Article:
Previous Danielle Dionne Guerin Lecturers have included:
2005 Stephanie Coontz "Marriage: Past, Present, and Future"
Stephanie Coontz teaches history and family studies at The Evergreen State College in Olympia, Washington, and is the Director of Research and Public Education for the Council on Contemporary Families, which she chaired from 2001-04. She is the author of The Way We Never Were: American Families and the Nostalgia Trap (2000), The Way We Really Are: Coming to Terms with America's Changing Families, (1997), and The Social Origins of Private Life: A History of American Families. She is also editor of American Families: A Multicultural Reader (1999). Her Dionne Guerin Lecture was based on her latest book, Marriage, a History, which was selected as one of the best books of 2005 by the Washington Post.
2004 Sally Helgesen "Women’s Leadership in the New Economy"
Sally Helgesen is a leading business and leadership development consultant who has worked with clients around the globe, helping them to understand the major trends that are transforming organizations and figuring out what kind of opportunities those trends present for leaders. She is the author of The Web of Inclusion: Architecture for Building Great Organizations (2005), Thriving in 24/7: Six Strategies for Taming the New World of Work (2001), Everyday Revolutionaries: Working Women and the Transformation of American Life (1998), and The Female Advantage: Women’s Ways of Leadership (1995). Her Dionne Guerin Lecture addressed the advantages of leadership styles more typical of women for organizations operating in the 24/7 economy.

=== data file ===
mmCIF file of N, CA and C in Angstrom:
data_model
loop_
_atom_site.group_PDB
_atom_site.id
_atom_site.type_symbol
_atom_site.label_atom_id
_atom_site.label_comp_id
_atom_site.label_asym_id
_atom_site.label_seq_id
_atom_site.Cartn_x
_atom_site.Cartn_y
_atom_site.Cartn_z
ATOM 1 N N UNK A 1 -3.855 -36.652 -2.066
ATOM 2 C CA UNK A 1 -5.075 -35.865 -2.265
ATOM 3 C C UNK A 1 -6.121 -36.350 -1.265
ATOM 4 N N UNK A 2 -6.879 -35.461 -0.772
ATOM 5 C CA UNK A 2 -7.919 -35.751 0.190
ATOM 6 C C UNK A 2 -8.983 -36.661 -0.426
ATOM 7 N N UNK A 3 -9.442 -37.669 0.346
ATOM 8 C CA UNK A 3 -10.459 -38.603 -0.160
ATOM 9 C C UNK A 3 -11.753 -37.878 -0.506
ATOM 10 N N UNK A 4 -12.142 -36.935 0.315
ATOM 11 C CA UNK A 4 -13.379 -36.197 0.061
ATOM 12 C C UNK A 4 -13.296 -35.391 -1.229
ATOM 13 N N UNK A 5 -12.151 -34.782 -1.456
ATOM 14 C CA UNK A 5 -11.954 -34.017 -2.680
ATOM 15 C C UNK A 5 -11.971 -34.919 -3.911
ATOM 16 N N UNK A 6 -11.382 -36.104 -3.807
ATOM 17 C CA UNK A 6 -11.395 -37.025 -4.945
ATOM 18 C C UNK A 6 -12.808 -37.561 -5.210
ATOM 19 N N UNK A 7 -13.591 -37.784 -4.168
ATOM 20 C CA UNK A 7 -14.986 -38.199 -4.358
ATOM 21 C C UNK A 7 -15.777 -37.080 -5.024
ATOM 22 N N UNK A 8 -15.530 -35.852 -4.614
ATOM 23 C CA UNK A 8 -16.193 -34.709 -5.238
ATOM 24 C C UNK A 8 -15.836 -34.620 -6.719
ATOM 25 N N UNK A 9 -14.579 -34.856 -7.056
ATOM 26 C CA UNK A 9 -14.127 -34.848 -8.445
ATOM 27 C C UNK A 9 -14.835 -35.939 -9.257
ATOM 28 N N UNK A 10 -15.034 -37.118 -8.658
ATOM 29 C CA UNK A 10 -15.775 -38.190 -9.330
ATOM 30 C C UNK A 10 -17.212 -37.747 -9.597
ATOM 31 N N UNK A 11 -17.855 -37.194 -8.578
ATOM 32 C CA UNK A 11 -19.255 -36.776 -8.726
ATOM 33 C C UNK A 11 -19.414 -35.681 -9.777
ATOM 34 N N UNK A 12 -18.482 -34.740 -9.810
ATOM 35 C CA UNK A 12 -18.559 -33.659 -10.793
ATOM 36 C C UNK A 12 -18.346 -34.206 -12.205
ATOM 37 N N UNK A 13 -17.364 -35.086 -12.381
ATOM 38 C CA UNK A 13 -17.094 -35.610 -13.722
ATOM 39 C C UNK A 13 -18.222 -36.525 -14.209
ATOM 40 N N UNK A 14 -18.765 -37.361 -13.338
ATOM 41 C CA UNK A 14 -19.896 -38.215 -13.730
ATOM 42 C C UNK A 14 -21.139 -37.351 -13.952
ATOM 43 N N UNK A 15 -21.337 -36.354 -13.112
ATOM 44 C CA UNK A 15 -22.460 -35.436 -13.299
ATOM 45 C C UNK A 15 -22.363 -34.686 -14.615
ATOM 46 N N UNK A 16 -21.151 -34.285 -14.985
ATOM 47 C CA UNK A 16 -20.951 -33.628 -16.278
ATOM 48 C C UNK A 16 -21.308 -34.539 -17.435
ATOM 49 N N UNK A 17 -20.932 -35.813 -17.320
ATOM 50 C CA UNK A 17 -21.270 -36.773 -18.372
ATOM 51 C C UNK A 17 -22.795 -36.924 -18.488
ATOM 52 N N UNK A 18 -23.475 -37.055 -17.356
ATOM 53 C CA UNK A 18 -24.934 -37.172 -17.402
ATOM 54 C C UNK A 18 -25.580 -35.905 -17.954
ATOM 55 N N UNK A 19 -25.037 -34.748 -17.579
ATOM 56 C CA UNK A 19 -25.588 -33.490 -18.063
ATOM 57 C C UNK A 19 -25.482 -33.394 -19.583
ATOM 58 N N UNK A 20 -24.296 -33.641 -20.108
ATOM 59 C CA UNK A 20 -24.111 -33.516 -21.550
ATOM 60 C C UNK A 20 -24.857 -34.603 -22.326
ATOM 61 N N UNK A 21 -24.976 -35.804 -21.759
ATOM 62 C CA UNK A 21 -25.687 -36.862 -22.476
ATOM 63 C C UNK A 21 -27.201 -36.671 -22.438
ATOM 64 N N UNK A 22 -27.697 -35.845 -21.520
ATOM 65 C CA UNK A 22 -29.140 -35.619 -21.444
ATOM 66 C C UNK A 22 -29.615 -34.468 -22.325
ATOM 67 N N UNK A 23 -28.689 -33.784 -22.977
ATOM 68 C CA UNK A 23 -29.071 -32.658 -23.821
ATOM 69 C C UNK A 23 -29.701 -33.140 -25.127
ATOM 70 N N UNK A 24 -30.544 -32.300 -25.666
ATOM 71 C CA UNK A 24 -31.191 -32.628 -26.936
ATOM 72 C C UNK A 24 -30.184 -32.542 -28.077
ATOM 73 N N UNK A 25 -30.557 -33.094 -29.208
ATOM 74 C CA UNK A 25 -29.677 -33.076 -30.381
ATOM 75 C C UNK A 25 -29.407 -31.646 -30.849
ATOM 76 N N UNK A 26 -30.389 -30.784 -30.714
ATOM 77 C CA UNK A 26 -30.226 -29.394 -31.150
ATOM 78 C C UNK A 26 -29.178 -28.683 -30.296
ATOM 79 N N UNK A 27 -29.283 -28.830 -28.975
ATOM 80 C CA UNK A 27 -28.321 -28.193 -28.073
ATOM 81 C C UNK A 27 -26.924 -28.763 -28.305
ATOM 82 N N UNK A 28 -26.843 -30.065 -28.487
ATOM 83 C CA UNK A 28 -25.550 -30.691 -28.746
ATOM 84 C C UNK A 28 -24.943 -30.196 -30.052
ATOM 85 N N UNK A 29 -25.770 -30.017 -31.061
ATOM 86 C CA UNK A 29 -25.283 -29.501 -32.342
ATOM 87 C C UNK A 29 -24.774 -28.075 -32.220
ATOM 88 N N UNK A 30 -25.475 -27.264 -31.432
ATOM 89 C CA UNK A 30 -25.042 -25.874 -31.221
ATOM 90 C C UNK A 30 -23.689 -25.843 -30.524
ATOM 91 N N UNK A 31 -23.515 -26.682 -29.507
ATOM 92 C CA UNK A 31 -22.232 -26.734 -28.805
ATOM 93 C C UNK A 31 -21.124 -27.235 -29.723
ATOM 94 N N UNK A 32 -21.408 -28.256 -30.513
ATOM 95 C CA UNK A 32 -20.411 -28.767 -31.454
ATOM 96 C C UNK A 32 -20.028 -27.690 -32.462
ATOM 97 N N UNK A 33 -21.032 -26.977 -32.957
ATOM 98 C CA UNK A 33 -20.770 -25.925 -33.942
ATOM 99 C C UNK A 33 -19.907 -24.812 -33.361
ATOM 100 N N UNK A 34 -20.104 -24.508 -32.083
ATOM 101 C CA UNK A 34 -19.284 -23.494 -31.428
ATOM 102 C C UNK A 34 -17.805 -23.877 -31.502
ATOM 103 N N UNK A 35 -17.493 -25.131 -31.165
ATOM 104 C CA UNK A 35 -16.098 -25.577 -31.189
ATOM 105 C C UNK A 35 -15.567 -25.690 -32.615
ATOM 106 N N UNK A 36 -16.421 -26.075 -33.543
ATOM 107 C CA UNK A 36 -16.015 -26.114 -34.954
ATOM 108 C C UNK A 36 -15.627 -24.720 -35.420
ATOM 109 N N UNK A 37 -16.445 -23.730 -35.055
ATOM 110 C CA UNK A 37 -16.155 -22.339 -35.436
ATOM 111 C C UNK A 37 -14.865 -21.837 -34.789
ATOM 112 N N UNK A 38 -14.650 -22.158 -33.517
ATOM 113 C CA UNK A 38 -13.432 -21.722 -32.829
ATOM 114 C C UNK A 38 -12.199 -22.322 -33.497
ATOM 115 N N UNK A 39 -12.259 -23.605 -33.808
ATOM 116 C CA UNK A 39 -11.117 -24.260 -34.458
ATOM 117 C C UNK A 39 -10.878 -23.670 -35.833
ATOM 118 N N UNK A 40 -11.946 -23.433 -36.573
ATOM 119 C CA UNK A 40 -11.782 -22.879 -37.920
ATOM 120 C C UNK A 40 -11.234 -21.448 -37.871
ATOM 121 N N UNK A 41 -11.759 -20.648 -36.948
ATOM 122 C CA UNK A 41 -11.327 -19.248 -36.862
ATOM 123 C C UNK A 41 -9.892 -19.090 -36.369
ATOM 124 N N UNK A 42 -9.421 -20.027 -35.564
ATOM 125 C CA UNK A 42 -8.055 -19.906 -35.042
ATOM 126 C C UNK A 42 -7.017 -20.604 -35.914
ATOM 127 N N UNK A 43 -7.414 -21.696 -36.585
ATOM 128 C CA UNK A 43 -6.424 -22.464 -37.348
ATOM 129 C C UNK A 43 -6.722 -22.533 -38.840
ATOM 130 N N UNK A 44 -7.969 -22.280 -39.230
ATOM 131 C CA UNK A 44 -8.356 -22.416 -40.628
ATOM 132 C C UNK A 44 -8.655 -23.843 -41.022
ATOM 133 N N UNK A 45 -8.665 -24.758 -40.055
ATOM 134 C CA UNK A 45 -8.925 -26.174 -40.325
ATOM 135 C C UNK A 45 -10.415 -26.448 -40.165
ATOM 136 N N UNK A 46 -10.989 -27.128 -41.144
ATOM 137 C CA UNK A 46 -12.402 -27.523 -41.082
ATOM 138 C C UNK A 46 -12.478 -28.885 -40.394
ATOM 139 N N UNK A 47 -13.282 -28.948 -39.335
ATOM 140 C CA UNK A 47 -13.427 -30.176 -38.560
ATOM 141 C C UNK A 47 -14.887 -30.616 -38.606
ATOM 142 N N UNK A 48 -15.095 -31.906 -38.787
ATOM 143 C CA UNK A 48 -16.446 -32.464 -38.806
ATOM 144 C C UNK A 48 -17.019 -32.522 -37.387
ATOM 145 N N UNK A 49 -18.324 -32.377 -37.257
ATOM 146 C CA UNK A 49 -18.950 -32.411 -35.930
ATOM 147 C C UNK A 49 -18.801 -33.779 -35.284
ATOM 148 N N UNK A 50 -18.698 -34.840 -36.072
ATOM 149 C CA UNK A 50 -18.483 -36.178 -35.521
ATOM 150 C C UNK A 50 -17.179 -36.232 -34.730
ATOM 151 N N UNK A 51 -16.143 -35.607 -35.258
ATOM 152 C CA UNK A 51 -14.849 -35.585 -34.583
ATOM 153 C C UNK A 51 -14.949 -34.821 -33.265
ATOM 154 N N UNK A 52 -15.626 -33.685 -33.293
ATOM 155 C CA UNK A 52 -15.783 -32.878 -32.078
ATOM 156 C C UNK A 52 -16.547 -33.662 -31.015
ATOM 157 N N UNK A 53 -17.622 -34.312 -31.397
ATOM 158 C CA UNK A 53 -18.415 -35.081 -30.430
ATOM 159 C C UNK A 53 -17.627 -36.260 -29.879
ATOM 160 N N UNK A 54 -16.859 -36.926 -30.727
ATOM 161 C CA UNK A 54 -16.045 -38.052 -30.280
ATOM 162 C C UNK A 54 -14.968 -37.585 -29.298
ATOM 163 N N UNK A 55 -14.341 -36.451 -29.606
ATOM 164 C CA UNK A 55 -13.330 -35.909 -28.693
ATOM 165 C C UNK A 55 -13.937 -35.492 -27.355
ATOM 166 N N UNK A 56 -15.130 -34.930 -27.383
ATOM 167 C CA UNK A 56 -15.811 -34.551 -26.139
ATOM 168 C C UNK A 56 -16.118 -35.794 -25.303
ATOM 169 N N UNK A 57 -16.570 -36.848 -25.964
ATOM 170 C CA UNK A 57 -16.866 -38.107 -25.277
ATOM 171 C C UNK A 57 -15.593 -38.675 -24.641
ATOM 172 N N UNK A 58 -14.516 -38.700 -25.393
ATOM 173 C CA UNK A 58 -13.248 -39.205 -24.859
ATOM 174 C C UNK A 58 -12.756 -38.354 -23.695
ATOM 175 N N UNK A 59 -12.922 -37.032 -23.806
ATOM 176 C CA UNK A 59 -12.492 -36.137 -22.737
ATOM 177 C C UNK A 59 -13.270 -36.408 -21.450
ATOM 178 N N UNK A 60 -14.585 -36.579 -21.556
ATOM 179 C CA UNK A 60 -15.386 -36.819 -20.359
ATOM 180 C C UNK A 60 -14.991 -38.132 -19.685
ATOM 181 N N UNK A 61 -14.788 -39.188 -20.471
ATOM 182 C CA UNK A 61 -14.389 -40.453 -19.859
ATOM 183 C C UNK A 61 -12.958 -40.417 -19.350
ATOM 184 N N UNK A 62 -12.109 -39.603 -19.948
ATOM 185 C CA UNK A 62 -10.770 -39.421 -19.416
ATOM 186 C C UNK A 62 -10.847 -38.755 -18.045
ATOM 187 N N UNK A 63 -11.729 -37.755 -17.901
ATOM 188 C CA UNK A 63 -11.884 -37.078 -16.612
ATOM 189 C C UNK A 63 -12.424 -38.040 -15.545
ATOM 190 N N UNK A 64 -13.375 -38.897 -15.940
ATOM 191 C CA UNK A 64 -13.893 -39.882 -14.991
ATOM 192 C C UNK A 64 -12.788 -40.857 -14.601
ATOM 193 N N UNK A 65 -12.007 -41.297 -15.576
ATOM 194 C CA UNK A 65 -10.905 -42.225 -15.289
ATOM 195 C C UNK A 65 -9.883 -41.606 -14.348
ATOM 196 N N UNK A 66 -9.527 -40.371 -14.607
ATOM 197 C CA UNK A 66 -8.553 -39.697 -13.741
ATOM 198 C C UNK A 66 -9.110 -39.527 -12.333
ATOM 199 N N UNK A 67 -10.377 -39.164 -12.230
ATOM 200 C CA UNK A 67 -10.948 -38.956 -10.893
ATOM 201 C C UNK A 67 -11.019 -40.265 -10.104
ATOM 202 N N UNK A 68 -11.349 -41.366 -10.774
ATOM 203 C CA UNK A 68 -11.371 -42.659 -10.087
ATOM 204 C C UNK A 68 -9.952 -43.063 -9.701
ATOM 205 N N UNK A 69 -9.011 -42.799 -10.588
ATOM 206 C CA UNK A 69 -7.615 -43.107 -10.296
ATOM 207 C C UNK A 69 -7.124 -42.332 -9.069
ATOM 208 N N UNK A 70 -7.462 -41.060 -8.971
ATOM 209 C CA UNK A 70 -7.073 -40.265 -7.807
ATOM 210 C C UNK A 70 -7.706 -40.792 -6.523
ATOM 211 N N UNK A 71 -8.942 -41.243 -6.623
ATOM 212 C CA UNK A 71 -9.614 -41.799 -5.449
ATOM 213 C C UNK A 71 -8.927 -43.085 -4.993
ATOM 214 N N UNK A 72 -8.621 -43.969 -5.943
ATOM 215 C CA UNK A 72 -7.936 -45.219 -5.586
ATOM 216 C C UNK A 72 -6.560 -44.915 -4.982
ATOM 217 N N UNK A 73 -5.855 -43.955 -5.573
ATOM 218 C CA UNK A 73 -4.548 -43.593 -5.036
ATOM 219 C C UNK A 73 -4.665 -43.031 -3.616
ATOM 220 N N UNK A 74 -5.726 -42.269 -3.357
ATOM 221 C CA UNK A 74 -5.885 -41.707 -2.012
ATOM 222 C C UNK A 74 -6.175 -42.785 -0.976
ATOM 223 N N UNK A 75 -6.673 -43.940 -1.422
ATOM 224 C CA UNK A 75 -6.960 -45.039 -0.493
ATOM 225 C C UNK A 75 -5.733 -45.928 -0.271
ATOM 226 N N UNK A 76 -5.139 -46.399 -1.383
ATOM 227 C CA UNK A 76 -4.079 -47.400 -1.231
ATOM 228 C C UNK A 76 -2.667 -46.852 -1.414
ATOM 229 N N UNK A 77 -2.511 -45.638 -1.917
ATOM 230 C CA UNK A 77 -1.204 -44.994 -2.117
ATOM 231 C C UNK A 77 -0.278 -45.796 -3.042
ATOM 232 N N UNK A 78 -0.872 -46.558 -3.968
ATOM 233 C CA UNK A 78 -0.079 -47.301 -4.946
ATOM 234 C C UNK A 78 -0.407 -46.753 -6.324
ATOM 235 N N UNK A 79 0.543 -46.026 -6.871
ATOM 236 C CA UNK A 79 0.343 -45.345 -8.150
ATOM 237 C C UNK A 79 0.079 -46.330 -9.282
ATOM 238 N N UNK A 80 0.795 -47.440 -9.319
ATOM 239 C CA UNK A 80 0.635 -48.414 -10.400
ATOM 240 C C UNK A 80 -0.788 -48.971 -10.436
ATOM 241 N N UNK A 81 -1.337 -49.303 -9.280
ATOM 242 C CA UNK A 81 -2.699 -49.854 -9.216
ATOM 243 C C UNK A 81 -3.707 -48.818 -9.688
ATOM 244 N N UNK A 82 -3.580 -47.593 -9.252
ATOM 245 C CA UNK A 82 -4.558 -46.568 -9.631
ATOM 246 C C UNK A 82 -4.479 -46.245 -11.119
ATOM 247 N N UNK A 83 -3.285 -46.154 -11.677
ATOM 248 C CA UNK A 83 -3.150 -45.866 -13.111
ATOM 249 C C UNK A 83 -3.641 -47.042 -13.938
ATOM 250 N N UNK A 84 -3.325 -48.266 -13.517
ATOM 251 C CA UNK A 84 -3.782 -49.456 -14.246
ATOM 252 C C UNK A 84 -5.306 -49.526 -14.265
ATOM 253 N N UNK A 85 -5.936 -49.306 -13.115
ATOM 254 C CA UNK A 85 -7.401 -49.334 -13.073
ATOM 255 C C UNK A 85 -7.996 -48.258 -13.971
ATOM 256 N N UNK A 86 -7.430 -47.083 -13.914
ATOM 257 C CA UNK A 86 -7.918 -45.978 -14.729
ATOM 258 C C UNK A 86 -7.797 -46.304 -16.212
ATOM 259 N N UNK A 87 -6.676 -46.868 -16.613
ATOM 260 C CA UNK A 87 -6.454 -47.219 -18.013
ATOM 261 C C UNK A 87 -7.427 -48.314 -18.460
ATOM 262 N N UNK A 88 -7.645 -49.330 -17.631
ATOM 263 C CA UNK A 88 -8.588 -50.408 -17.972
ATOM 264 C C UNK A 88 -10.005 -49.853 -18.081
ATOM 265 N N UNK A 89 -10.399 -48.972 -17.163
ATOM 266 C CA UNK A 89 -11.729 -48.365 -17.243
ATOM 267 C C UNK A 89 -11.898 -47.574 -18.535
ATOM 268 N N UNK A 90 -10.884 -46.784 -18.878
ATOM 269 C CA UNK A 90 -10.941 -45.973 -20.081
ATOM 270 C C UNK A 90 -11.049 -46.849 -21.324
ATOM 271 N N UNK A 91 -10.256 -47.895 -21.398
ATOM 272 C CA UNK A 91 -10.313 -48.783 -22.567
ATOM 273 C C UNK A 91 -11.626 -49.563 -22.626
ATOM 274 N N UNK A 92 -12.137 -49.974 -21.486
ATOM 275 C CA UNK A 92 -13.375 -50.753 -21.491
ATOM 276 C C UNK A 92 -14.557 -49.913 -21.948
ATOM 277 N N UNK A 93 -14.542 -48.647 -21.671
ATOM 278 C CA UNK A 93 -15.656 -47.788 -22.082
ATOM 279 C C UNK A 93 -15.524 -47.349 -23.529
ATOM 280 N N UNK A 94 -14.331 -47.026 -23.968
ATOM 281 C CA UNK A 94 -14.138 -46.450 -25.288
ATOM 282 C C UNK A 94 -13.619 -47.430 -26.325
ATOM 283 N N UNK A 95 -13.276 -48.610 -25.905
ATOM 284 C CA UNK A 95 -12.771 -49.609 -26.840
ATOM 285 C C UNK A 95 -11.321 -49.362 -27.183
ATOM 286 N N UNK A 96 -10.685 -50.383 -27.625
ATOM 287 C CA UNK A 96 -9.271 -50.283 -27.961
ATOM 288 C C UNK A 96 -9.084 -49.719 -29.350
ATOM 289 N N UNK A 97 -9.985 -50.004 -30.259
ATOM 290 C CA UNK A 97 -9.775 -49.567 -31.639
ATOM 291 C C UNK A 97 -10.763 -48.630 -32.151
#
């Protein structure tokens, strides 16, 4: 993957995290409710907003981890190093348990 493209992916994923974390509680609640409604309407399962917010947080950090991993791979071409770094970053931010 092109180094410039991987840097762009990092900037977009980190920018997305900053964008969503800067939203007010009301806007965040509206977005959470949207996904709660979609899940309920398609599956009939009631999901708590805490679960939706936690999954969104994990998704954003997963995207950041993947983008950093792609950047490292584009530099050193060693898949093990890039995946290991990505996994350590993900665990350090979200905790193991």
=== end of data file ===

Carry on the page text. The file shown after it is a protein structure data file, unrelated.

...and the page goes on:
2003 Anne Crittenden "The Price of Motherhood: Why the Most Important Job in the World is still the Least Valued"
Anne Crittenden’s Dionne Guerin Lecture was based on The Price of Motherhood, her widely acclaimed bestseller which was listed by the Chicago Tribune as one of the Top Ten feminist literary works since Betty Friedan’s The Feminine Mystique of 1964. She argued that although women have been liberated, mothers have not. Drawing on hundreds of interviews, and the latest research in economics, family law, sociology, history, and child development, she discussed how mothers are uniquely disadvantaged economically. Women choose to be mothers, but they do not choose the adverse consequences of that decision. Mothers didn’t write the rules that govern how their work is treated - and rendered invisible - by employers, by the law, or by government. Crittenden concluded with some suggestions on how those rules can be changed
2002 Joan Jacobs Brumberg "From Corsets to Body Piercing: How History and Culture Shape the Experiences of American Girls"
Joan Jabobs Brumberg is a Stephen H. Weiss Presidential Fellow and Professor at Cornell University where she teaches history, human development and gender studies. She is author of Fasting Girls: The History of Anorexia Nervosa (1988) which won the John Hope Franklin Prize, the Berkshire Book Prize, the Eileen Basker Prize, and the Watson Davis Prize. Her lecture, which inaugurated the Dionne Guerin Lecture, was based on her widely acclaimed book The Body Project: An Intimate History of American Girls (1998) which was selected by the American Library Association for a Choice Award and also for special notice by Voice of Youth Advocacy. She explained how growing up as a girl has changed over the past one hundred years and why the pressures on girls are now so intense. Popular culture has become more powerful and expectations about physical perfection have increased, so that American girls have come to define themselves more and more through their bodies. Brumberg argued for greater advocacy on behalf of girls to relieve these intense pressures and allow them to value themselves for their potential, their abilities, and the quality of their characters, rather than their appearance.